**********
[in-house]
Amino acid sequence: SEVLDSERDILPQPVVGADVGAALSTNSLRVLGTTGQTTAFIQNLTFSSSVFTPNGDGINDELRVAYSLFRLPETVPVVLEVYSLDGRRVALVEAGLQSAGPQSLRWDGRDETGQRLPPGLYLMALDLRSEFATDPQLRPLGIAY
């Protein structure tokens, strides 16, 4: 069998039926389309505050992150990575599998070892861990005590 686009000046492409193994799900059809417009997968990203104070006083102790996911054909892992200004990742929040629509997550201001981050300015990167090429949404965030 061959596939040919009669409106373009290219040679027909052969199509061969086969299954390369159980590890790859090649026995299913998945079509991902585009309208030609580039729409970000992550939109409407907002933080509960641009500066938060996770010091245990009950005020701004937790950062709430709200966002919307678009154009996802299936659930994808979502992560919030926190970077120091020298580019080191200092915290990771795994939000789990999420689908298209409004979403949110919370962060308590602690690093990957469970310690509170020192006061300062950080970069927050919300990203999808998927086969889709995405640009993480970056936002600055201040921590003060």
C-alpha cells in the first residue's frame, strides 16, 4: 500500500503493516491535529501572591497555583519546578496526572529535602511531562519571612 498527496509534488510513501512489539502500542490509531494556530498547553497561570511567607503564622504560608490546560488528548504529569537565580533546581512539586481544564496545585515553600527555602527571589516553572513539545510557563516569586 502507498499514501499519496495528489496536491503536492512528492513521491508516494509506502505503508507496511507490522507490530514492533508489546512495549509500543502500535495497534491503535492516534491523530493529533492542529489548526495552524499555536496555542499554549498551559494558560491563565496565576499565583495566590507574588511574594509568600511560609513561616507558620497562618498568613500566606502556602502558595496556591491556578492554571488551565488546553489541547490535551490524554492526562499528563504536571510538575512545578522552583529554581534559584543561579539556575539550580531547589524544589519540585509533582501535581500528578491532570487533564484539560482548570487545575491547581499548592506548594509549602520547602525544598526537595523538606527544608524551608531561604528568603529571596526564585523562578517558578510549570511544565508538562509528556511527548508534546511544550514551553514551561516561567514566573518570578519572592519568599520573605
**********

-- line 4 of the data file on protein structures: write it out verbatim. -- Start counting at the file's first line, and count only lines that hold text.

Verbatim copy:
C-alpha cells in the first residue's frame, strides 16, 4: 500500500503493516491535529501572591497555583519546578496526572529535602511531562519571612 498527496509534488510513501512489539502500542490509531494556530498547553497561570511567607503564622504560608490546560488528548504529569537565580533546581512539586481544564496545585515553600527555602527571589516553572513539545510557563516569586 502507498499514501499519496495528489496536491503536492512528492513521491508516494509506502505503508507496511507490522507490530514492533508489546512495549509500543502500535495497534491503535492516534491523530493529533492542529489548526495552524499555536496555542499554549498551559494558560491563565496565576499565583495566590507574588511574594509568600511560609513561616507558620497562618498568613500566606502556602502558595496556591491556578492554571488551565488546553489541547490535551490524554492526562499528563504536571510538575512545578522552583529554581534559584543561579539556575539550580531547589524544589519540585509533582501535581500528578491532570487533564484539560482548570487545575491547581499548592506548594509549602520547602525544598526537595523538606527544608524551608531561604528568603529571596526564585523562578517558578510549570511544565508538562509528556511527548508534546511544550514551553514551561516561567514566573518570578519572592519568599520573605